Unemployed doctor: ‘Sometimes I canâ€t wake up because I feel like I donâ€t have a purpose’


Medical graduates are having a difficult time finding employment as doctors in the public health sector. To qualify as an independent practitioner in South Africa, medical graduates have to complete an internship and a period of community service. Young graduates are not only struggling to find placement as interns, but as doctors in the public health sector – post-commserve [community service] – as well. Many prefer to practise medicine in public hospitals instead of working in the private sector. In the latest in a series on doctors without jobs, The Daily Vox spoke to Dr Nozibusiso Sithole (27), about the psychological toll that being unemployed has taken on her.

The very first question we got asked at medical school was why did you want to become a doctor. Everybody has the same answer: I want to help people, I want to help the community, I love human interaction, I love human anatomy, I love medicine as a whole. It was a calling. My favourite answer was because of the stability of medicine and now thatâ€s proving to be a lie.

I knew from the beginning of the year that I was going to have a hard time finding a job. I did go into a mini depression along the way. I applied to a lot of places but nobody gave an answer. Iâ€d call and they werenâ€t saying anything. Then my commserve ended and I was stuck without a job.

The first month, I was locumming in Stanger. My best friend is also an unemployed commserve so she got locums for both of us. Locumming is also called RWOPS – Remunerated Work Outside the Public Sector – itâ€s working for a person who has their own private practice. Itâ€s not a nice place to work because litigation is very high. When you go into private practice, patients tell you what they want and if you donâ€t give them what they want they can sue you. Youâ€re just never comfortable at work because every day could be a day where you could be sued.

Now Iâ€m in Port Shepstone but I locum in Johannesburg and Pretoria sometimes. So when we say weâ€re unemployed, it doesnâ€t really mean we donâ€t have jobs. It just means weâ€re not employed in the public sector where we would like to be employed. I donâ€t want to relocate, because Iâ€ve got a three-year-old child and my parents as well to take care of. Also having to move to Johannesburg, I have to learn Setswana. My home language is Zulu. I want to speak in my own home language. The least should be that you can get a job in your own community. If you donâ€t understand what a person is complaining about then you canâ€t give them the best quality of care.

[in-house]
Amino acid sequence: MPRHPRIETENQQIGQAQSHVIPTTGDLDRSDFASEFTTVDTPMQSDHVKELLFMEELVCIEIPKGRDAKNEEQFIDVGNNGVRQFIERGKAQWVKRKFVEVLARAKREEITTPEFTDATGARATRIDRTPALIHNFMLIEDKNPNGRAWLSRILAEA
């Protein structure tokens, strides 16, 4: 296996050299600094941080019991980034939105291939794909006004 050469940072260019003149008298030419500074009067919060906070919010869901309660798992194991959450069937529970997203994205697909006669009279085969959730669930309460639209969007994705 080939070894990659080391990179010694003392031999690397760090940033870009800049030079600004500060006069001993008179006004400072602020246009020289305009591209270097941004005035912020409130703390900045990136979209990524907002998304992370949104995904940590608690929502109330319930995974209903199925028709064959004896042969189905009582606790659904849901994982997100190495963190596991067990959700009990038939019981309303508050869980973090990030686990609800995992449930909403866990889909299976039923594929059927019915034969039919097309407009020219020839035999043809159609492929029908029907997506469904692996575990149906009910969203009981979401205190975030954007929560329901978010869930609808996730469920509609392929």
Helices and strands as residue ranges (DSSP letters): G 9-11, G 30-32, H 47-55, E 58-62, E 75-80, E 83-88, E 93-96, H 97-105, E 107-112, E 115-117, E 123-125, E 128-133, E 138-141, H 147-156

People are criticising us saying that we’re angry, we’re complaining. It’s not that unemployment started with doctors. Unemployment is not a new thing. As doctors we are not above anyone else. We just never expected to be unemployed. We’ve built up so much – I don’t want to call it debt – but bills that we need to pay. We’ve got cars that are about to be repossessed. That social humiliation is another part of this whole thing.

It gets quite emotional sometimes. Five days out of seven Iâ€m fine, but two days out of the seven, you canâ€t wake up because you feel like you donâ€t have a purpose.Your partner is waking up and going to work, youâ€re just lying in bed. Itâ€s very difficult.

It’s not only about getting a job, itâ€s about the the concern for the quality of doctors thatâ€s going to come after this. The situation has brought up so much anger and people are going to hate their jobs. Doctors are not supposed to hate their jobs. Weâ€re not going to have the kind-hearted doctors that we serve in public sector.

Initially, there were posts that were advertised this year but they became “ghost posts”. People got interviews but they are still sitting at home. We are not sure if these posts are going to materialise for us. They can advertise those posts, they can say whatever they want to say but until I see a new doctor being hired I don’t believe those posts are real.

The only thing you can do is check vacancies in various provinces, send your applications and follow up but you can’t force Human Resources to hire you. There’s this backlog of doctors and people could see it coming that these posts are going to be very competitive. As much as I can apply, there are so many unemployed people like me who have been unemployed for longer and who are going to be gunning for the same posts. There are some doctors who are about to finish commserve who are going to apply for these posts. You can’t just say there are 80 posts when you have 150 unemployed doctors. The maths doesn’t end up at the end of the day.

We are applying. We are sending our CVs but nobody is getting back to us. We are following up. We call them. We call them all the time but they just don’t get back to us.

As told to Shaazia Ebrahim, edited for brevity and clarity.

Featured image via tOrange.biz


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